caption

after Peter Lely, Sir Joseph Ashe, 1st Baronet of Twickenham (1618–1686)

Photo courtesy of Tom St Aubyn (All rights reserved)

Details

Country House
Raynham Hall
Title(s)
Sir Joseph Ashe, 1st Baronet of Twickenham (1618–1686)
Date
c.1665
Location
The Belisarius Room
Medium and support
Oil on canvas
Dimensions
Overall height: 124 cm, Overall width: 100 cm
Artist
after Peter Lely (1618-1680)
Catalogue Number
RN65

Description

Joseph Ashe (1618–1686) was the son of James Ashe, a Somerset clothier, and Grace Pitt, the daughter of a merchant of Dorset. Ashe had married Mary Wilson, the daughter of a London draper, by 1652. Their eldest daughter, Katherine (1652–1729), married William Windham I of Felbrigg in 1669, while their second daughter, Mary (1652–85), married Horatio, 1st Viscount Townshend (1630–1687) of Raynham in 1673. Ashe became rich as a merchant trading in Flanders and may have helped transfer funds to the exiled Royal Court. His alleged support of the Royalist cause during the Interregnum might explain the award of a baronetcy on the Restoration of Charles II in 1660. He acquired and enhanced a large estate in Twickenham (later named Cambridge Park) and also leased the manor of Downton, Wiltshire. He was MP for Heytesbury and for Downton from 1670 until 1681, though he was not particularly active in Parliament. Ashe was one of the largest investors in the East India Company, in which he served as governor in 1684–5. He died a wealthy man and was buried at the parish church of St Mary, Twickenham, Middlesex.1

This portrait, which shows Ashe positioned against a rocky outcrop, with a landscape background (presumably his Twickenham estate), is, as Oliver Millar noted, a ‘rather soft and indeterminate’ copy after a portrait at Felbrigg Hall, Norfolk (National Trust, NT 1401171), attributed to Sir Peter Lely and studio, and thought to have been created around 1660–5.2 It is possible that Katherine Ashe took the original portrait of her father with her to Felbrigg Hall on her marriage and a copy was made for Mary to hang at Raynham. The artist Sir Ralph Cole (bap. 1629–1704), who may have been responsible for the portrait of another family member, Horatio the 1st Viscount (Felbrigg Hall, NT 1401200) may also have had some involvement in the copy of Lely’s Sir Joseph Ashe, given that he reproduced the same portrait format for two other sitters, Thomas Windam (National Portrait Gallery, NPG D4854) and Robert Liddell (Chirk Castle, National Trust, NT 1171138).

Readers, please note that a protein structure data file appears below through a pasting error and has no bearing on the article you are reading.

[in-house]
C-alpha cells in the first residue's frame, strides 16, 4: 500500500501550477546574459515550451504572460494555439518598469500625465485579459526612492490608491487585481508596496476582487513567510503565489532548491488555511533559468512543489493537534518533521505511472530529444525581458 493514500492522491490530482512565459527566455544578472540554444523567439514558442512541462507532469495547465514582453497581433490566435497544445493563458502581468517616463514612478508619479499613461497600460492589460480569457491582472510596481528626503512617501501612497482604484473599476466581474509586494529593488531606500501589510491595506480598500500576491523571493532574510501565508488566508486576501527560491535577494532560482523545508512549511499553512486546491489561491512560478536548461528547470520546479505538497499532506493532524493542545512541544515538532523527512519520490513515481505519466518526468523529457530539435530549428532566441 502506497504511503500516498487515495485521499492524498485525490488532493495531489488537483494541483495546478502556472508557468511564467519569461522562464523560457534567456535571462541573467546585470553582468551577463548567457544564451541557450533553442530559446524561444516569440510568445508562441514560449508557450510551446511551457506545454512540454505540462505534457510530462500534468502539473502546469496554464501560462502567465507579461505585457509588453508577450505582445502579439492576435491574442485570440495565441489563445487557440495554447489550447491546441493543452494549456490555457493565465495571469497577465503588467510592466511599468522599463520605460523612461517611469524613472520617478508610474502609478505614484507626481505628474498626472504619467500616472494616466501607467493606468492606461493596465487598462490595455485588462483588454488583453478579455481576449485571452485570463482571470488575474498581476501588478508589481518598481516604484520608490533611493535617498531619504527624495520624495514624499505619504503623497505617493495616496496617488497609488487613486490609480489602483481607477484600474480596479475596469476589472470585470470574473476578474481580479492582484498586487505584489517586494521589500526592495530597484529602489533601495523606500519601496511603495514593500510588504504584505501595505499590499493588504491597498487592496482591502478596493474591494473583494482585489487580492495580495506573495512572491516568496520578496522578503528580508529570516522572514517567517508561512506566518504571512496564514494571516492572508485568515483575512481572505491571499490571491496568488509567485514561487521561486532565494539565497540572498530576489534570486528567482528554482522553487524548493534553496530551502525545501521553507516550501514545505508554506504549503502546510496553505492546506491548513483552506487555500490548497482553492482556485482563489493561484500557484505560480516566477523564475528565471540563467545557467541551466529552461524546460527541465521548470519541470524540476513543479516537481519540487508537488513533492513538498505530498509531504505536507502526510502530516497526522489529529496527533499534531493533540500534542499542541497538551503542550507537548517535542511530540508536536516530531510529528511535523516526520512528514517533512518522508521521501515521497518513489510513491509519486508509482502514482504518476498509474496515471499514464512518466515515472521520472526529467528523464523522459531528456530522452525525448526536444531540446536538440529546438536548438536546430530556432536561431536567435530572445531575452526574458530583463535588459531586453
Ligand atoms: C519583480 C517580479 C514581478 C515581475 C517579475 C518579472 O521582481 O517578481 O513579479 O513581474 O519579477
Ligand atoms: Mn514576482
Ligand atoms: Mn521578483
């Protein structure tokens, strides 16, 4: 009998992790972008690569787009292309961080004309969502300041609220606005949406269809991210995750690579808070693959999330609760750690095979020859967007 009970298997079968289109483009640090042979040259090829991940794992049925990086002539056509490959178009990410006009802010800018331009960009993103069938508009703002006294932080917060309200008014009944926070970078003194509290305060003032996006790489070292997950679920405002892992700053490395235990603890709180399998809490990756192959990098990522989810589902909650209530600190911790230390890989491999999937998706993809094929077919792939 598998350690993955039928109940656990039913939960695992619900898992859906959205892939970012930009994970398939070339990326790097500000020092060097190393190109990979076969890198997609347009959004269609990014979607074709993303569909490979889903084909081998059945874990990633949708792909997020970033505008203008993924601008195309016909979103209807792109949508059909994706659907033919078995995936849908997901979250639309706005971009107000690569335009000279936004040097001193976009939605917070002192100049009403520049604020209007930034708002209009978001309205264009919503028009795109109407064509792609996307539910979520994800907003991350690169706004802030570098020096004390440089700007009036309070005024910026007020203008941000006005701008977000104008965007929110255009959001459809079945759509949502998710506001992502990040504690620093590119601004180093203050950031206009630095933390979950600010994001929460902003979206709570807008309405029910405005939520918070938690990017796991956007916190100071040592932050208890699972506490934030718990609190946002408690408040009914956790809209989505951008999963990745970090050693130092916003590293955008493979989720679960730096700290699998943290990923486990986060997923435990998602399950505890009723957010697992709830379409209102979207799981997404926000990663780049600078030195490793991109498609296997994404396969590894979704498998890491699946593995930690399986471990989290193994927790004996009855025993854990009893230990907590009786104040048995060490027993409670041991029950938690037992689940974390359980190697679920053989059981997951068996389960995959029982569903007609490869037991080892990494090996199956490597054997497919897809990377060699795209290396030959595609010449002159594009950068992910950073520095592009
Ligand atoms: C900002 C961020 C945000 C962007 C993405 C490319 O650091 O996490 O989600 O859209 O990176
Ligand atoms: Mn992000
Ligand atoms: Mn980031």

by Emily Burns

Bibliography

Prince Frederick Duleep Singh, Portraits in Norfolk Houses, ed. Rev. Edmund Farrer, vol. 2, Norwich : Jarrold and Sons, 1928, Singh, 1928, vol. 2, p. 226, no. 12 (‘RICHARD HARRISON’)


Footnotes

  1. See the entry on Ashe at the Twickenham Museum, http://www.twickenham-museum.org.uk/detail.php?aid=126&cid=15&ctid=1 (accessed 2 February 2020).

    1
  2. Oliver Millar, notebook, ONM/1/22, p. 18, ‘version of the supposed Lely at Felbrigg’; Singh, 1928, vol. 2, p. 228, no. 1.

    2

Related catalogue items from Raynham Hall

  • Castle Howard Raynham Hall

    William Cavendish, 5th Duke of Devonshire (1748–1811)

    after Joshua Reynolds, ? c.1813

  • Castle Howard Raynham Hall

    Review of the Norfolk Militia

    David Morier, c.1759–63

  • Castle Howard Raynham Hall

    Richard Harrison (1646–1726)

    Jonathan Richardson the Elder, c.1710–20